No. 3: Approach a lone person. It is easier to approach an individual than a group of people. If you find someone outside of a circle or standing by him- or herself, he or she will likely appreciate your coming over and initiating conversation.

No. 4: Use eye contact and a clear voice. Keep in mind that smiling and eye contact can be cultural. My kids always remark that their grandparents are never smiling in old pictures. I have to explain to them that Indians don’t smile—that is their happy look.

No. 5: Be intentional. When attending a conference or an event, many successful networkers find that it helps to dress nicer than the norm. Above all, it is essential to have a plan (Figure 2). Think about your goals and current projects, and prioritize your passions. You may even find new passions as you gain exposure to others’ experiences and activities through networking.

Figure 2 | Before attending a meeting or an event, it is helpful to first create a networking plan.

It is also advisable to take a look at the program and speakers list ahead of time. Identify a specific goal, such as introducing yourself to a particular person, or a general goal, such as meeting five people per day. One way to be intentional about this process is to use meeting breaks to connect with other attendees instead of spending that time calling the office or checking email.

Another angle is to determine your purpose for attending the event or conference. Identify your top three goals. Think about your relationships and what you need to do to achieve those goals. Consider it like the six degrees of separation: You will likely make five to seven connections before you get to the person who has a relevant opportunity to discuss.


To keep track of the information acquired while networking, it may be helpful to write down key facts about a person and how he or she connects with your work on the back of a business card (although I often misplace mine). Some people choose to carry a small notebook for this purpose, but that approach requires constant updating and migrating of information from book to book.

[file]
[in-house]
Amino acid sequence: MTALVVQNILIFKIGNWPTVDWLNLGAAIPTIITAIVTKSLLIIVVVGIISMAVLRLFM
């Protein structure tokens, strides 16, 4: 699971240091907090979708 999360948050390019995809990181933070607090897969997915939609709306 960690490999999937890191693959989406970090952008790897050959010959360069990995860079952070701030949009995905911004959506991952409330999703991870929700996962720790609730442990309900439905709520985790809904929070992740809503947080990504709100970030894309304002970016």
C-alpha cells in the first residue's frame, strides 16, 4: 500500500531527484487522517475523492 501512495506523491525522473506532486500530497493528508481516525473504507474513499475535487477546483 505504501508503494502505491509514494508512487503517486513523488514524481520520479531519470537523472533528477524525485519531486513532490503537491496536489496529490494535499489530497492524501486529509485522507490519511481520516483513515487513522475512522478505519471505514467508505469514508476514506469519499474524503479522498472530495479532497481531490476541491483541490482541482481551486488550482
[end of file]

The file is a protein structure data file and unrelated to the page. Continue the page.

Therefore, iPhone contact notes are my preferred solution (Figure 3). This section is not transferred when contact information is shared, allowing you to safely store notes about your new contact, his or her interests, and how your connection might be useful in the future.

Figure 3 | Notes about a new connection can be stored with his or her contact information on most smartphones


To expand your network, think about your passions and find groups that align with them. Then, volunteer with those associations and at relevant events. Also, invest time and effort into helping others. Get outside of your traditional work environment and look into community service clubs or other local organizations. Volunteer at a practice event to be a host, committee chair, or moderator. All of these opportunities give you inside access to the other participants, helping you to establish relationships and connections with them and the committees.

Schedule time weekly to devote to your connections. If someone helps you, remember to thank him or her. If he or she introduces you to someone, be sure to follow up with that person and let the original referrer know how it went. Be organized, and remember to follow through on anything you said you would do. Update your connections on your personal accomplishments—that way, when something comes up, you are foremost in their minds. Last, be patient and monitor your results over a sufficient period of time.

1. Dickler J. The hidden job market. June 10, 2009. CNN Money. https://money.cnn.com/2009/06/09/news/economy/hidden_jobs/index.htm. Accessed January 1, 2019.

Zaiba Malik, MD
  • Clinical Assistant Professor, Wright State University Boonshoft School of Medicine, Dayton, Ohio
  • Adjunct Faculty, Premedical Programs University of Dayton, Dayton, Ohio
  • Physician CEO, EyeMD
  • zmalik01@gmail.com; www.linkedin.com/in/zaiba-malik-md
  • Financial disclosure: None

Jan/Feb '19